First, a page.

Supporters braved chilling winds in the Whangarei Library plaza to make sure the end-of-life conversation was alive and kicking on the international Right to Die Day.

On Wednesday, to mark Right to Die Day, the Whangarei End-of-Life-Choice Focus Group handed out information about the Voluntary Euthanasia Society's and associated groups' campaign to give people in certain health circumstances ''the right to die with dignity''.

Among people supporting the ''conversation'' was Whangarei woman Sandra Maich who learned in April she had terminal cancer.

Having being a nurse all her adult life, Ms Maich said she had encountered death and heard the right-to-choose arguments many times - however now the subject had become as personal as it gets.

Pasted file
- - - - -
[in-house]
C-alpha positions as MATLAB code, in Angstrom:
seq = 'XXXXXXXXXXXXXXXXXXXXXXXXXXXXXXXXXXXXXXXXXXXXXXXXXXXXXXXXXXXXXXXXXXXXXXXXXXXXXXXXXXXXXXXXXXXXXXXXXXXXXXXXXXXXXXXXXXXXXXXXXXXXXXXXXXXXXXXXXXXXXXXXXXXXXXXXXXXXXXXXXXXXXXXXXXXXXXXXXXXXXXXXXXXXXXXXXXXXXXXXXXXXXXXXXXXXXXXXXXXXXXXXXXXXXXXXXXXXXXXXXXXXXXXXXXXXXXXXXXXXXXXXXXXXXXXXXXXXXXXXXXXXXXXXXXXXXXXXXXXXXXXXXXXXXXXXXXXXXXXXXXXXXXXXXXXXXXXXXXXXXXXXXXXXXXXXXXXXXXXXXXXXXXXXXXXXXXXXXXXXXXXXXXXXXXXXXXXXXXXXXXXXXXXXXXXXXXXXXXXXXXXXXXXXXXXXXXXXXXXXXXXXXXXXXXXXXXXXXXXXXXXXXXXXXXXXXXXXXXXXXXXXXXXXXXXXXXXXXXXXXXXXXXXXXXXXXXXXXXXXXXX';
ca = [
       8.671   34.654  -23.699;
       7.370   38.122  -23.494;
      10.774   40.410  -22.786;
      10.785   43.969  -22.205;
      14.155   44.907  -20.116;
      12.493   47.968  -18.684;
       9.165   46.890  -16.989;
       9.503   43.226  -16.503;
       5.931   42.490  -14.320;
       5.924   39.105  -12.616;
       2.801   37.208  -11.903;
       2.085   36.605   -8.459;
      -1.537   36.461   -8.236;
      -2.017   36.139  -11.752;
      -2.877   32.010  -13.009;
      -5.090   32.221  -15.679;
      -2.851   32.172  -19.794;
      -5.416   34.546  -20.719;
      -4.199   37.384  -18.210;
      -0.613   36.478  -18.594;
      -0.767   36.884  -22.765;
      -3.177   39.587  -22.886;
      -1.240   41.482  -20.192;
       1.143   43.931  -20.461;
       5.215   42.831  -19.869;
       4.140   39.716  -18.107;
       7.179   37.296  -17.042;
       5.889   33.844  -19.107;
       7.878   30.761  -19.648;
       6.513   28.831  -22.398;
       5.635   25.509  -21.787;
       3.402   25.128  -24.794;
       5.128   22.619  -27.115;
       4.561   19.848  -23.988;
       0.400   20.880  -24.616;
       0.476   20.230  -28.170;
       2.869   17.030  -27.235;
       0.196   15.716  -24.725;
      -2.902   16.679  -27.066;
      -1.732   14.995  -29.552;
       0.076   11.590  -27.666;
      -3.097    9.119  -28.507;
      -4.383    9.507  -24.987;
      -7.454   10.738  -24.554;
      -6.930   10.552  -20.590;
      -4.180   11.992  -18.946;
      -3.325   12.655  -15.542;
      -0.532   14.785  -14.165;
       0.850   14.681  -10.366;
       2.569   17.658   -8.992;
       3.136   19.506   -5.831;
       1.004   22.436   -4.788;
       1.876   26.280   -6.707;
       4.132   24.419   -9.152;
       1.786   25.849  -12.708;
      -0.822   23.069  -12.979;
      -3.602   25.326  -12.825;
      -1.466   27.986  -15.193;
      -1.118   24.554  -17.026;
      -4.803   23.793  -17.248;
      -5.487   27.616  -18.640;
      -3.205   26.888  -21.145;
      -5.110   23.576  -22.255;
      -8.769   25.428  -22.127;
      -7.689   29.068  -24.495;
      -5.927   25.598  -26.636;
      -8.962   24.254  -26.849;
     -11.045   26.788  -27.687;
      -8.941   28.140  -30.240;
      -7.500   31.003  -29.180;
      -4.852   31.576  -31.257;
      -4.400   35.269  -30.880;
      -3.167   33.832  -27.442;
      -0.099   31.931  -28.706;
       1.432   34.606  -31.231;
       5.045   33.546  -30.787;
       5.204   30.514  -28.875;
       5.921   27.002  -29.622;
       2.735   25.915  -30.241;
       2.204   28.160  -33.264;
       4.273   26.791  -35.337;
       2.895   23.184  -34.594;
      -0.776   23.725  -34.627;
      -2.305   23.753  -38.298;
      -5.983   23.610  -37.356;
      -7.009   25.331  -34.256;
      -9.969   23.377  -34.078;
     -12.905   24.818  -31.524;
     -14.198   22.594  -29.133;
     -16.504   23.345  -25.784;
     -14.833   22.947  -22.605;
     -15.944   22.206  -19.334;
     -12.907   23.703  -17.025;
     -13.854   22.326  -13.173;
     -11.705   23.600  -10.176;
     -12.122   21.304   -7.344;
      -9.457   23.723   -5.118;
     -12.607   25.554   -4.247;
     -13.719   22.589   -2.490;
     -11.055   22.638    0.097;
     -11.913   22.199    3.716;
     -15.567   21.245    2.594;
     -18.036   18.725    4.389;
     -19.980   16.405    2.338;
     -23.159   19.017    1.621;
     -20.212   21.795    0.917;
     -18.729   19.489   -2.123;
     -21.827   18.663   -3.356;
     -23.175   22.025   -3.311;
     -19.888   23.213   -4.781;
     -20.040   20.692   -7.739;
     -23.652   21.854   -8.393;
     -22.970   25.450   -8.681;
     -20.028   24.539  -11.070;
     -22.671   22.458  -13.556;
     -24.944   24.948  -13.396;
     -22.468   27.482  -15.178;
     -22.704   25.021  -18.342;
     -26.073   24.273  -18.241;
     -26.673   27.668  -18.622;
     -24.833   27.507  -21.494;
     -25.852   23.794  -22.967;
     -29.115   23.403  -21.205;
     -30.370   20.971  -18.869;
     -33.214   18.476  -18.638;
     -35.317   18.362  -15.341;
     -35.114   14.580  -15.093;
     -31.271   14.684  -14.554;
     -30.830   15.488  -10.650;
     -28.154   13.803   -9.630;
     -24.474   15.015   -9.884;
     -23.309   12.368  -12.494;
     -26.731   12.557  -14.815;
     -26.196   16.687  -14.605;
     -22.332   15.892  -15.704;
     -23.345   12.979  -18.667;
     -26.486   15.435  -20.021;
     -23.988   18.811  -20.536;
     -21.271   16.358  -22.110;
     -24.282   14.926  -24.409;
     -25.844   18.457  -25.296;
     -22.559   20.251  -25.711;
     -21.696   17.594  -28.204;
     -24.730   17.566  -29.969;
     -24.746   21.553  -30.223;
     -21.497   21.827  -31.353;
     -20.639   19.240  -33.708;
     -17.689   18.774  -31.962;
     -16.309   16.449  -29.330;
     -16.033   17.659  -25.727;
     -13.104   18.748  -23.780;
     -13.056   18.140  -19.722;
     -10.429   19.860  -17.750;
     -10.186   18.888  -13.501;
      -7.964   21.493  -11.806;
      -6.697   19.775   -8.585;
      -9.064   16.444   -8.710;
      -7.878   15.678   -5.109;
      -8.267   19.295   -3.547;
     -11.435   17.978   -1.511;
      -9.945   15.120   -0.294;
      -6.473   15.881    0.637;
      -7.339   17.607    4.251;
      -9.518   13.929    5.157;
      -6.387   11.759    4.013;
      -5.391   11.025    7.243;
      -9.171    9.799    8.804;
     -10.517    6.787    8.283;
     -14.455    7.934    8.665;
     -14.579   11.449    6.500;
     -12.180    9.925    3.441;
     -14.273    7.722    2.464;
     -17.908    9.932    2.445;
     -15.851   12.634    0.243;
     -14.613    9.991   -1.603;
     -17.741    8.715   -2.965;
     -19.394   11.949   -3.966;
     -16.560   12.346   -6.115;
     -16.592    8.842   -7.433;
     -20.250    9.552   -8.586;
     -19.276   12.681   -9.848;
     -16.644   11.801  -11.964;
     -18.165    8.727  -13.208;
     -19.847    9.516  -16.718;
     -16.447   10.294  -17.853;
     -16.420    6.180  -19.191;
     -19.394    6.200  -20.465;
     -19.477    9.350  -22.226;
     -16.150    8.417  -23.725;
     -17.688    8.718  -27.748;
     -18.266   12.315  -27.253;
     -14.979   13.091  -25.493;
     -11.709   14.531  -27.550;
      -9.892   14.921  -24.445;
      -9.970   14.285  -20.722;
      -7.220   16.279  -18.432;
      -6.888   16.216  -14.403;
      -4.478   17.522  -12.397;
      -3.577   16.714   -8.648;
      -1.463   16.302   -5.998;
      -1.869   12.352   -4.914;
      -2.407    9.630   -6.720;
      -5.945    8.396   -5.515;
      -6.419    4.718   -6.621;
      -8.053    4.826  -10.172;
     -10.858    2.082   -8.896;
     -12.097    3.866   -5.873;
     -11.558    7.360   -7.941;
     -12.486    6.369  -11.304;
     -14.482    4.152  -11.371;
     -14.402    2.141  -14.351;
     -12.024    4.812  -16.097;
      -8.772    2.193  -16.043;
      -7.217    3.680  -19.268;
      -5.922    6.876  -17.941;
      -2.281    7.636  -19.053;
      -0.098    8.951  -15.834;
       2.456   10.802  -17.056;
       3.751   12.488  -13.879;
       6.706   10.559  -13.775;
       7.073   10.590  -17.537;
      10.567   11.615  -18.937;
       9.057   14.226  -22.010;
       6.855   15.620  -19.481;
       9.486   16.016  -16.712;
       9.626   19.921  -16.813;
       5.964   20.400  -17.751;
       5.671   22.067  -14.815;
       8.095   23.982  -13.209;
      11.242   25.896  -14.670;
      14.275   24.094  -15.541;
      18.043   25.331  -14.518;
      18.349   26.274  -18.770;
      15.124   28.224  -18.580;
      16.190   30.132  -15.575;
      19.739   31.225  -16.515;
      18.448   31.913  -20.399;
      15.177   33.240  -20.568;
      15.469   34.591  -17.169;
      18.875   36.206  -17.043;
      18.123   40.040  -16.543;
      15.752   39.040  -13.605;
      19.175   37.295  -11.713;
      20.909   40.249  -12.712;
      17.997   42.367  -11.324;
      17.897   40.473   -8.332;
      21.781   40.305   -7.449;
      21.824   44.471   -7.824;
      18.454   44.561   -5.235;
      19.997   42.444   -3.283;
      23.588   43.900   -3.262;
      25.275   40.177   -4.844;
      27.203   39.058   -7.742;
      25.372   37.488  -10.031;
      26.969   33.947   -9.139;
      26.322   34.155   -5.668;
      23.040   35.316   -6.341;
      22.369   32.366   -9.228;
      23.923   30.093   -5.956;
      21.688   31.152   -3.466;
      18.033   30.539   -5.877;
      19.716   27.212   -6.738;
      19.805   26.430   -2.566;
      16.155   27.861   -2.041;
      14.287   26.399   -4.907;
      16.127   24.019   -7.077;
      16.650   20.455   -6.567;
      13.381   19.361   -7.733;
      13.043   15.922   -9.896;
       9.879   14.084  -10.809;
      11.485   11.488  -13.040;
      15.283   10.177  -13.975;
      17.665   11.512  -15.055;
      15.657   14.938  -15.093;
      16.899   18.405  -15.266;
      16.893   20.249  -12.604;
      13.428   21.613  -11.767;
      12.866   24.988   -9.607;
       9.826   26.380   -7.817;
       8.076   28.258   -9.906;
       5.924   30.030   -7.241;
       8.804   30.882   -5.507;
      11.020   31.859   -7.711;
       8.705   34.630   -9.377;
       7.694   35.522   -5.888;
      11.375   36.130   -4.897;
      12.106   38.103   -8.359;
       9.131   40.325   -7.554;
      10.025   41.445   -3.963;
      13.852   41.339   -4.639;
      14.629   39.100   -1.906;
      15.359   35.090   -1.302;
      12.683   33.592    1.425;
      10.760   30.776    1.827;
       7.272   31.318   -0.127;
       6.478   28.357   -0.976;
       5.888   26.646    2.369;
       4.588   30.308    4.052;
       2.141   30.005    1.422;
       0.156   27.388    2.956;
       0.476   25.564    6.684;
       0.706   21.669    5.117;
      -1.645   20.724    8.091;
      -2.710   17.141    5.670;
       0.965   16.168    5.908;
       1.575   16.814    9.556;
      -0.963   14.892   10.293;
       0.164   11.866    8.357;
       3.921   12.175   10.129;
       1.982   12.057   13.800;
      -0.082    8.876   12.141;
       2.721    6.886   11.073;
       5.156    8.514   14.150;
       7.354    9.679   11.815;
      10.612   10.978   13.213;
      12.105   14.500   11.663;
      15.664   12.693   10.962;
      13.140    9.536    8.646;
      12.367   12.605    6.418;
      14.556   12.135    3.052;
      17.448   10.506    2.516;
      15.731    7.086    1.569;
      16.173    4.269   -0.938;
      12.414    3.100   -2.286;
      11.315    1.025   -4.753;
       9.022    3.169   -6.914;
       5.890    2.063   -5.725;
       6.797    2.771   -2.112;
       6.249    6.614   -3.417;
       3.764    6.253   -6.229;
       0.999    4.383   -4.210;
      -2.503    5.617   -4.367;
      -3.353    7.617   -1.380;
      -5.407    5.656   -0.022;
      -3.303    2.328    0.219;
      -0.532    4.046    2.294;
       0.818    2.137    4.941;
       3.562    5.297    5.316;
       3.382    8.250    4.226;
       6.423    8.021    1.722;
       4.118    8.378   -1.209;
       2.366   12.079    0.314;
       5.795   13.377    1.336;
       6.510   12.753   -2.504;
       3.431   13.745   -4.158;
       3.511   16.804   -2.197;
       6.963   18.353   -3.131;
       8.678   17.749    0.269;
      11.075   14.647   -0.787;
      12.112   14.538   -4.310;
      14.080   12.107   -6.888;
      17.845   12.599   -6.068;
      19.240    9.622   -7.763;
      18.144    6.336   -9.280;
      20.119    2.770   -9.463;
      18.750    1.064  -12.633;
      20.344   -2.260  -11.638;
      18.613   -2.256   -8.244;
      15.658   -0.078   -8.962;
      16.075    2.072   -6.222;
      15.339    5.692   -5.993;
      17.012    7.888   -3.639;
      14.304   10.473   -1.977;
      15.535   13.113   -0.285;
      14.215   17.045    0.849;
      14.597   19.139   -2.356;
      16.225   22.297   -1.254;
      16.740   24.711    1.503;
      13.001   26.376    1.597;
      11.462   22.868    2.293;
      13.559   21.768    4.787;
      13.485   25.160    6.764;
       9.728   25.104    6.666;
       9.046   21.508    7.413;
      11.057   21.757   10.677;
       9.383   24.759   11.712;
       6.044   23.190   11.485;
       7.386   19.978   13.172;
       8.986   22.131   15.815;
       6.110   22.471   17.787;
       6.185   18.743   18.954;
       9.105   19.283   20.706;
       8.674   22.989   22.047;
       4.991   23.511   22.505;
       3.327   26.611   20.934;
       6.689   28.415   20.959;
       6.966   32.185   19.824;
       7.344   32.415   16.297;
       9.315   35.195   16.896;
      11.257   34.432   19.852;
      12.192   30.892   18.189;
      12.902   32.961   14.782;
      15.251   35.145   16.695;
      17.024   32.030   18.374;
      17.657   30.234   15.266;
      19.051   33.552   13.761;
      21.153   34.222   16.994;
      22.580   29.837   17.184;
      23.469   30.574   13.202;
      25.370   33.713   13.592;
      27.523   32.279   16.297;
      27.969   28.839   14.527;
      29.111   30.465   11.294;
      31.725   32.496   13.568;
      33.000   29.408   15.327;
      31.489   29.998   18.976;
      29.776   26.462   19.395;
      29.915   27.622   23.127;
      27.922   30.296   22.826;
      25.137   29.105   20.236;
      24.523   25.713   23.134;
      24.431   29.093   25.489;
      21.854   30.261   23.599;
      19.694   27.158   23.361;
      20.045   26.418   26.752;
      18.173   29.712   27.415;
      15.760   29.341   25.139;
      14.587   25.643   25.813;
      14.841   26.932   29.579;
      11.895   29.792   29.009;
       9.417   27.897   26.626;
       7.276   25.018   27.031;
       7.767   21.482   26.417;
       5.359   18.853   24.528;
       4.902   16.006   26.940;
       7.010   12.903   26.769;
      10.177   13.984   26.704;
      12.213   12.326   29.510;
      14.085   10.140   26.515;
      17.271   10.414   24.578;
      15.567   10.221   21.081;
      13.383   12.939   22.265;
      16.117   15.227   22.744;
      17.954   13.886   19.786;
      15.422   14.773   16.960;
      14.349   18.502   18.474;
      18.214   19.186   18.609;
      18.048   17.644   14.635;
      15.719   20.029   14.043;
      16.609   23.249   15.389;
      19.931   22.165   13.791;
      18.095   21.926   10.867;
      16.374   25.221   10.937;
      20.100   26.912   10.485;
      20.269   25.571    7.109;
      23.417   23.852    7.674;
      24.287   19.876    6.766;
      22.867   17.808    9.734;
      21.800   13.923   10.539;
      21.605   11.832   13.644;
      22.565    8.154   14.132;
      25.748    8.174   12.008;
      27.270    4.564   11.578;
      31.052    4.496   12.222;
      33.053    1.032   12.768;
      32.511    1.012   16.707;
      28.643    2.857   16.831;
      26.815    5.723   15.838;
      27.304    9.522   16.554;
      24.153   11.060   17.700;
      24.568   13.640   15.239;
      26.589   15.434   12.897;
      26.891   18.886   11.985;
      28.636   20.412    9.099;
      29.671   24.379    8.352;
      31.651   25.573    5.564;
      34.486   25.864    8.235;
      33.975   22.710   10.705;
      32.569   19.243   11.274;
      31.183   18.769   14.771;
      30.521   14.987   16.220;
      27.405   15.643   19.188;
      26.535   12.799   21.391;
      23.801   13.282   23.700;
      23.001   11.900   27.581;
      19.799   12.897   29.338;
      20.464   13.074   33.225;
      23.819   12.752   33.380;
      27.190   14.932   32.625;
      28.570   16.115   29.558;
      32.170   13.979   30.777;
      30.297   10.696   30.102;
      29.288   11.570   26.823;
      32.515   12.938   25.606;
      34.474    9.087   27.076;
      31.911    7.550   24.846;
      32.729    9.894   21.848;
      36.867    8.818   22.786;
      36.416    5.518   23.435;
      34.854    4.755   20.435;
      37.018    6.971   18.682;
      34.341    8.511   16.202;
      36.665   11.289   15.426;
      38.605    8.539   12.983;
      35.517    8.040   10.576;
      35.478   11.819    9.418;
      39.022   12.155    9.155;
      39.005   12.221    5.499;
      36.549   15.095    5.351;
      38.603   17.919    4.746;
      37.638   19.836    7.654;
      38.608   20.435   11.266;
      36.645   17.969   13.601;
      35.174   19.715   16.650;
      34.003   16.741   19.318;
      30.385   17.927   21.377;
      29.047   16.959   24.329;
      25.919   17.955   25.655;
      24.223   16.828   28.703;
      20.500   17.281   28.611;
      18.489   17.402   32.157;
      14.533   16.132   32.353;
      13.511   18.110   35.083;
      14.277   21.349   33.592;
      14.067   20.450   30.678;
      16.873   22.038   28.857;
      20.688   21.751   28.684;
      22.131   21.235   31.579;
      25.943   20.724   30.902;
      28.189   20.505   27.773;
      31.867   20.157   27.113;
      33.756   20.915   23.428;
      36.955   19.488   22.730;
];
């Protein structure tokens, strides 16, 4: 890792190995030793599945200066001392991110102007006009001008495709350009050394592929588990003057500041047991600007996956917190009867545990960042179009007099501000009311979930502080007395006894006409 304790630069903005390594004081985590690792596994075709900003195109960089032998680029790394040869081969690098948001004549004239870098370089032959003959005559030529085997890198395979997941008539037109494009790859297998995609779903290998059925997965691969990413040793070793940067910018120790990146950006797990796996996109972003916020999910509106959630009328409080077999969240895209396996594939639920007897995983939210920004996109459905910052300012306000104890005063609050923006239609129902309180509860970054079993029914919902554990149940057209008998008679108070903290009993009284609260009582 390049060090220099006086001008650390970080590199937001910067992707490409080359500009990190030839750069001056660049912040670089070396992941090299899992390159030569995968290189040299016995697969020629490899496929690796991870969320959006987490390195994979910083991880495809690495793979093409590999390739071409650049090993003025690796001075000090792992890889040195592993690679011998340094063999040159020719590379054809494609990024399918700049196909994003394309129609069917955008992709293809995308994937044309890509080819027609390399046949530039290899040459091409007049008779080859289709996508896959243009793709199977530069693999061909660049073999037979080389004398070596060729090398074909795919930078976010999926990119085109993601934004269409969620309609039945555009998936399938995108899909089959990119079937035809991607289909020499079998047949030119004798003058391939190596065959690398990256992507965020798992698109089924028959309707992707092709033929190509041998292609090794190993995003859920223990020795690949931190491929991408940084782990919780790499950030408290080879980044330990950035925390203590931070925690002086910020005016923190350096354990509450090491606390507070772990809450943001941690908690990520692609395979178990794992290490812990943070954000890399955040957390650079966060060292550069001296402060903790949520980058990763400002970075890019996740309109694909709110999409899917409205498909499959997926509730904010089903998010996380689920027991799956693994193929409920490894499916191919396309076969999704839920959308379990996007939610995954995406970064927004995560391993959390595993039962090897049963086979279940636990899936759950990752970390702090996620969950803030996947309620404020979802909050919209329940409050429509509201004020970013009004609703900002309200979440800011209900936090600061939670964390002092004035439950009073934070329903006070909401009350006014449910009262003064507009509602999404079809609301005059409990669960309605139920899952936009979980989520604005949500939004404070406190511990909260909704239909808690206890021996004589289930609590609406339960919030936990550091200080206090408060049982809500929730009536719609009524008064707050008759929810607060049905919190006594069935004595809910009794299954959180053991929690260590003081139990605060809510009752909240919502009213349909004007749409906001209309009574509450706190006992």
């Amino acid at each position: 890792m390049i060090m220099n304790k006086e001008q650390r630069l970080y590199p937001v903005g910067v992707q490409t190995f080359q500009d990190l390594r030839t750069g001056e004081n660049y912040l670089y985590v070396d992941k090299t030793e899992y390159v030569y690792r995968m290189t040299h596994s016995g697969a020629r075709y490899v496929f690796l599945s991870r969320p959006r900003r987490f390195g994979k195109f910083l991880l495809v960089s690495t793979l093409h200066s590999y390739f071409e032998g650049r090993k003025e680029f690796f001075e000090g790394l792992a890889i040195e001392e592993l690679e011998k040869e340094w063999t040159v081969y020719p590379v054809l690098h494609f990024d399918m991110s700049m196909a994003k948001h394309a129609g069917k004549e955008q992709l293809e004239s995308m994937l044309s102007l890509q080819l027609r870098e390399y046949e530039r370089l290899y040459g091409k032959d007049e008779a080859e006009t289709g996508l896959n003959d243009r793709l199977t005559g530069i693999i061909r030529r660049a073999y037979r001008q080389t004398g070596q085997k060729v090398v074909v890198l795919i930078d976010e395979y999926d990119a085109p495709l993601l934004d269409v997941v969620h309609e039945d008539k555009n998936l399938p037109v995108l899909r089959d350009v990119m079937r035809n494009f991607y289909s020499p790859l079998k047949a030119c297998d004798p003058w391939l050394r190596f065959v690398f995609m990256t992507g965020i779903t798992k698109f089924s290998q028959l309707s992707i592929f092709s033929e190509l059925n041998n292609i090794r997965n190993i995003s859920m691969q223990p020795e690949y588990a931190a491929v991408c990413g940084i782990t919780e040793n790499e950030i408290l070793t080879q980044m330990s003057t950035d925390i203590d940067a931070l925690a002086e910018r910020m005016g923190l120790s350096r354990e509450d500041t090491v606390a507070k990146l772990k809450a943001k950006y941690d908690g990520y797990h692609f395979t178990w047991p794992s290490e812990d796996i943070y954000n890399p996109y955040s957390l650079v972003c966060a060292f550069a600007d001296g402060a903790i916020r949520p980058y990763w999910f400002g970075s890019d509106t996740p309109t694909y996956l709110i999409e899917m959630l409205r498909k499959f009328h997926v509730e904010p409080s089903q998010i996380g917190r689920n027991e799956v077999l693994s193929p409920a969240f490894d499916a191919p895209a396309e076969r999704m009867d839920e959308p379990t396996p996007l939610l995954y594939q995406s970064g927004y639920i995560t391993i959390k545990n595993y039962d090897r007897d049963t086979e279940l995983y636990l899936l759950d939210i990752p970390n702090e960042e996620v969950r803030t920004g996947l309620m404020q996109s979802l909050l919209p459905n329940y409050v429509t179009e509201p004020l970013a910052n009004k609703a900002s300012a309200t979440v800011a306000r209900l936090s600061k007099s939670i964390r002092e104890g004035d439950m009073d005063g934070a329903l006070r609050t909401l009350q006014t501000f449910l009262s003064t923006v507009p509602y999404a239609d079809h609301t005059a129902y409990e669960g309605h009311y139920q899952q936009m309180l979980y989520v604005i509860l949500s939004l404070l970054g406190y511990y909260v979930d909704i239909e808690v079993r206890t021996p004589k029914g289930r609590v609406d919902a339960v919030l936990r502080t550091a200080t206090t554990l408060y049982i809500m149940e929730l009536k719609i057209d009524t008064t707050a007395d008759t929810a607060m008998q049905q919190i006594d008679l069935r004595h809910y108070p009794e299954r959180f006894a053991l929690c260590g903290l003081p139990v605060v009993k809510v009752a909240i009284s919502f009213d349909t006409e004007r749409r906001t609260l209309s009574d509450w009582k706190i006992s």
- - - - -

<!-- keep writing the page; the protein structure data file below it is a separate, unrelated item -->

She believed she ''will probably run out of time'' before any law change came about.

''Even so, I might have made that choice, I might not, but it's very important to be well informed and to know the way, '' she said.

''You never know when you might have to unexpectedly walk that road.''

Whangarei focus group member Lou Spicer said the debate was not restricted to or mainly embraced by older people.

It was highlighted by terminally ill Wellington lawyer Lucretia Seales' campaign to win the right to end her own life last year. Ms Seales, who died soon after her high-profile law case, was denied that right.

Also during the international awareness day, the Government's Health Select Committee, which is holding a parliamentary inquiry into assisted dying, began to hear 21,533 submissions on the issue, the majority in a petition calling for a law change.

Assisted dying is legal in the Netherlands, Belgium, Switzerland, Colombia, Canada and six American states.

A parliamentary committee has recommended a law change in the Australian state Victoria and a similar bill is being debated in South Australia.